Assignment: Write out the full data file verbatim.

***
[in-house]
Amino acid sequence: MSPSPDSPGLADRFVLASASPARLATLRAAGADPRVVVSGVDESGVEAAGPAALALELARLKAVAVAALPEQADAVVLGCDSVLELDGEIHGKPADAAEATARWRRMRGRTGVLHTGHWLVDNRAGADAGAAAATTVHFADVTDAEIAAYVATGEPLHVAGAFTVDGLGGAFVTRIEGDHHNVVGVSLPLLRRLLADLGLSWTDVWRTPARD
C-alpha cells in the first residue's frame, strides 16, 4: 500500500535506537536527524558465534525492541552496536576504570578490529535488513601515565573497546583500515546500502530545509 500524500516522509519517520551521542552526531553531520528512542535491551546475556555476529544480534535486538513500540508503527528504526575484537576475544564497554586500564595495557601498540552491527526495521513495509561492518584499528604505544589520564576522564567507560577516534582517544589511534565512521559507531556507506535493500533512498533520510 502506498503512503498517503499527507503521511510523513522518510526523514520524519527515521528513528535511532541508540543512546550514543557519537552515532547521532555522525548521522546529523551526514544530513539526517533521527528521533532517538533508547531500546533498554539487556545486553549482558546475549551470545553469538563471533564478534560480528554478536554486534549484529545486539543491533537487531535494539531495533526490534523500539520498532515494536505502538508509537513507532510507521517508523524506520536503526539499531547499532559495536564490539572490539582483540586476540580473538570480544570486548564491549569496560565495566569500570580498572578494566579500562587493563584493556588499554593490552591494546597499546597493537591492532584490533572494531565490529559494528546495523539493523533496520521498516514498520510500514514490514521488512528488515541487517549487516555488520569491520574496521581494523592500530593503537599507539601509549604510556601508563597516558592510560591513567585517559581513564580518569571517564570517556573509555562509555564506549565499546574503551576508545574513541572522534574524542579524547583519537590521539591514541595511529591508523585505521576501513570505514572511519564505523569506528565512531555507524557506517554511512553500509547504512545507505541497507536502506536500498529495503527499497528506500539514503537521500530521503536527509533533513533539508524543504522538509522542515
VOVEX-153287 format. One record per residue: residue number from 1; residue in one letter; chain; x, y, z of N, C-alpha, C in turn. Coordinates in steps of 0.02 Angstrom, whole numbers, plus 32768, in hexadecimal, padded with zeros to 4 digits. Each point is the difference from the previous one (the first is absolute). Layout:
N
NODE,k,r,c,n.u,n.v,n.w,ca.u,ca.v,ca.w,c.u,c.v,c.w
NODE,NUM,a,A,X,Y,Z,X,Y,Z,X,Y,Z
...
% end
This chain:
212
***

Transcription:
[in-house]
Amino acid sequence: MSPSPDSPGLADRFVLASASPARLATLRAAGADPRVVVSGVDESGVEAAGPAALALELARLKAVAVAALPEQADAVVLGCDSVLELDGEIHGKPADAAEATARWRRMRGRTGVLHTGHWLVDNRAGADAGAAAATTVHFADVTDAEIAAYVATGEPLHVAGAFTVDGLGGAFVTRIEGDHHNVVGVSLPLLRRLLADLGLSWTDVWRTPARD
C-alpha cells in the first residue's frame, strides 16, 4: 500500500535506537536527524558465534525492541552496536576504570578490529535488513601515565573497546583500515546500502530545509 500524500516522509519517520551521542552526531553531520528512542535491551546475556555476529544480534535486538513500540508503527528504526575484537576475544564497554586500564595495557601498540552491527526495521513495509561492518584499528604505544589520564576522564567507560577516534582517544589511534565512521559507531556507506535493500533512498533520510 502506498503512503498517503499527507503521511510523513522518510526523514520524519527515521528513528535511532541508540543512546550514543557519537552515532547521532555522525548521522546529523551526514544530513539526517533521527528521533532517538533508547531500546533498554539487556545486553549482558546475549551470545553469538563471533564478534560480528554478536554486534549484529545486539543491533537487531535494539531495533526490534523500539520498532515494536505502538508509537513507532510507521517508523524506520536503526539499531547499532559495536564490539572490539582483540586476540580473538570480544570486548564491549569496560565495566569500570580498572578494566579500562587493563584493556588499554593490552591494546597499546597493537591492532584490533572494531565490529559494528546495523539493523533496520521498516514498520510500514514490514521488512528488515541487517549487516555488520569491520574496521581494523592500530593503537599507539601509549604510556601508563597516558592510560591513567585517559581513564580518569571517564570517556573509555562509555564506549565499546574503551576508545574513541572522534574524542579524547583519537590521539591514541595511529591508523585505521576501513570505514572511519564505523569506528565512531555507524557506517554511512553500509547504512545507505541497507536502506536500498529495503527499497528506500539514503537521500530521503536527509533533513533539508524543504522538509522542515
VOVEX-153287 format. One record per residue: residue number from 1; residue in one letter; chain; x, y, z of N, C-alpha, C in turn. Coordinates in steps of 0.02 Angstrom, whole numbers, plus 32768, in hexadecimal, padded with zeros to 4 digits. Each point is the difference from the previous one (the first is absolute). Layout:
N
NODE,k,r,c,n.u,n.v,n.w,ca.u,ca.v,ca.w,c.u,c.v,c.w
NODE,NUM,a,A,X,Y,Z,X,Y,Z,X,Y,Z
...
% end
This chain:
212